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[New E360 Webinar] Why Retrofit Your Aging Supermarket Refrigeration Architecture?

AndrePatenaude_Blog_Image Andre Patenaude | Director, Food Retail Marketing & Growth Strategy, Cold Chain

Emerson Commercial & Residential Solutions

Many supermarket operators face a common dilemma regarding their refrigeration systems: they know they need to make changes or upgrade their legacy systems, but they’re not sure what their retrofit options are — or even where to begin. In our next E360 Webinar, I’ll offer guidance on how supermarket owners/operators can embark on this critical journey.

Join me on Tuesday, Aug. 13 at 2 p.m. EDT/11 a.m. PDT for this informative webinar.

[New E360 Webinar] Why Retrofit Your Aging Supermarket Refrigeration Architecture?

There’s no question that reliable refrigeration is the backbone of any supermarket operation; it accounts for more than 50 percent of the electrical consumption for an average supermarket. That’s why keeping your refrigeration system running at optimal efficiency is essential to maximizing profits and ensuring operational success.

But if you’re like many owners/operators, you’ve been relying on the same centralized refrigeration architecture for decades. During that time, these systems have typically experienced declining performance levels and energy efficiencies — all due to progressive deviations from their original commissioned states. And while these systems are perfect candidates for an upgrade or a retrofit, even newer systems can offer opportunities for improvements, especially within the context of today’s rapidly evolving industry and market dynamics.

Compared to just 10 years ago, the drivers behind refrigeration decisions have changed dramatically, and the days of a one-system-fits-all mentality are quickly becoming a thing of the past. Environmental concerns, energy costs, shifting regulations, shrinking store formats, consumer demands and omnichannel delivery have all irrevocably reshaped the supermarket landscape.

As a result, more supermarket owners/operators are reevaluating their existing (and often aging) systems while looking for any retrofit opportunities that are available to them. Our next E360 Webinar is designed with them in mind. To help you better understand the many factors to consider when evaluating a supermarket refrigeration retrofit, I’ll be discussing the following topics:

  • Industry and market trends driving the need for refrigeration system retrofits
  • How to identify deficiencies and baseline performances in centralized architectures
  • A look at the potential architectures of the future
  • Recommended technologies for retrofits and recommissioning
  • Energy-efficiency strategies for refrigeration, HVAC and the complete building envelope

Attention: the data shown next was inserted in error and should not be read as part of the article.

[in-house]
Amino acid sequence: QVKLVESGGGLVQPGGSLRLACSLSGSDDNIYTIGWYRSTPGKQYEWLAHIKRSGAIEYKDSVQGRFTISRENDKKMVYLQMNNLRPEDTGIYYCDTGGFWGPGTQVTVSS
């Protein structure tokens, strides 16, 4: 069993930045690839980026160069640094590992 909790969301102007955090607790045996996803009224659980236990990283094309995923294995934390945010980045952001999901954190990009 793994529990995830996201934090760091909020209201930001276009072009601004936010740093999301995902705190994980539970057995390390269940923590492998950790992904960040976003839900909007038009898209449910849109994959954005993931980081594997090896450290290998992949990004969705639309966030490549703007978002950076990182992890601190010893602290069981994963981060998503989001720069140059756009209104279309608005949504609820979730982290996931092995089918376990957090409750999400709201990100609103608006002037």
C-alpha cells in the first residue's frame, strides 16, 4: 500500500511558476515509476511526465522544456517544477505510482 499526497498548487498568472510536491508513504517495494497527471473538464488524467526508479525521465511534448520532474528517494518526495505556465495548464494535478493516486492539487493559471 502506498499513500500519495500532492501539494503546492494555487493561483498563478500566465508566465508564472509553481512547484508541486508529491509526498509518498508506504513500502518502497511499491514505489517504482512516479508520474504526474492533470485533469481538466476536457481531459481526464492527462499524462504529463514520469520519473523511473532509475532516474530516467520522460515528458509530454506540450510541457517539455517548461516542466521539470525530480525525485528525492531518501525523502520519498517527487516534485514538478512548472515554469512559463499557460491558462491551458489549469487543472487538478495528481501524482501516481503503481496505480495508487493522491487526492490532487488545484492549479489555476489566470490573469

As always, we will take time after the presentation to answer any of your questions. So, be sure to register now and add this event to your August calendar.

10 Takeaways From 10 Years of GreenChill Data

JohnWallace_Blog_Image John Wallace | Director of Innovation, Retail Solutions

Emerson Commercial & Residential Solutions

The Environmental Protection Agency’s (EPA’s) GreenChill Advanced Refrigeration Partnership recently completed a 10-year study examining supermarket data trends. In our latest E360 Webinar, Tom Land, manager of the program, presented these findings from GreenChill’s unique perceptive. View the webinar in its entirety or read the summary below.

Latest E360 Webinar on Demand

For more than a decade, the GreenChill program has worked with supermarket retailers across the country to promote the use of “greener” refrigeration systems in their stores. While our industry is in the early phases of transitioning to more sustainable refrigeration, GreenChill partner companies are at the forefront of this movement. The number of retailers participating has increased significantly since the program’s inception, and the data Tom discussed at the webinar provides a road map for other companies as they formalize their own sustainability initiatives.

Let’s look at 10 takeaways from the recent webinar.

  1. GreenChill partnership on the rise — in 2007, just more than 4,000 stores were GreenChill partners; today, that number exceeds 11,000 stores.

 

  1. Partner refrigerant emissions remain low — among the growing number of participating GreenChill partner stores, emissions have been held to a minimum. This is in large part due to the program’s emphasis on reducing refrigerant leaks and system charges.

 

  1. Refrigerant charges are declining — the average amount of refrigerants used in participating stores has declined steadily since 2007, even as the number of stores increases.

 

  1. Pounds per store leaks are dropping — in 2007, partner stores emitted more than 390 pounds per store every year; today, 290 pounds is average.

 

  1. Leak rates well below industry averages — on average, GreenChill partners have a leak rate of 13.9 percent, well below the industry average of 25 percent. Twelve of the partners have achieved a leak rate below 10 percent.

 

  1. One-fifth still use R-22 — although R-22 use is on the decline overall, 20 percent of commercial refrigeration systems continue to use it.

 

  1. Low-GWP refrigerants on the uptake — R-407A accounts for 20 percent of partner-installed refrigerants; installations with refrigerants less than 1,420 GWP now account for nearly 3 percent of all partner-installed refrigerants, with R-448A accounting for much of this growth.

 

  1. CO2 installations increase — installations of CO2 secondary loop, cascade and transcritical booster systems among partners continue to rise, with more than 12 partners exceeding a combined total of 160,000 pounds of installed R-744.

 

  1. Growth of GreenChill certifications — in 2009, fewer than 25 stores achieved GreenChill Gold and Silver certifications; today more than 360 stores have achieved Platinum, Gold and Silver certifications and re-certifications.

 

  1. California leads certification — among those states with GreenChill-certified stores, California leads the country with 151 stores. The next closest state is Florida with 45 stores.

Over the past decade, Emerson has worked with a variety of GreenChill partners to meet their sustainability objectives, utilizing leading low-GWP refrigerant alternatives and energy-efficiency strategies. If you’re interested in transitioning to a greener refrigeration system, we’re here to help you develop a strategy that meets your long-term goals.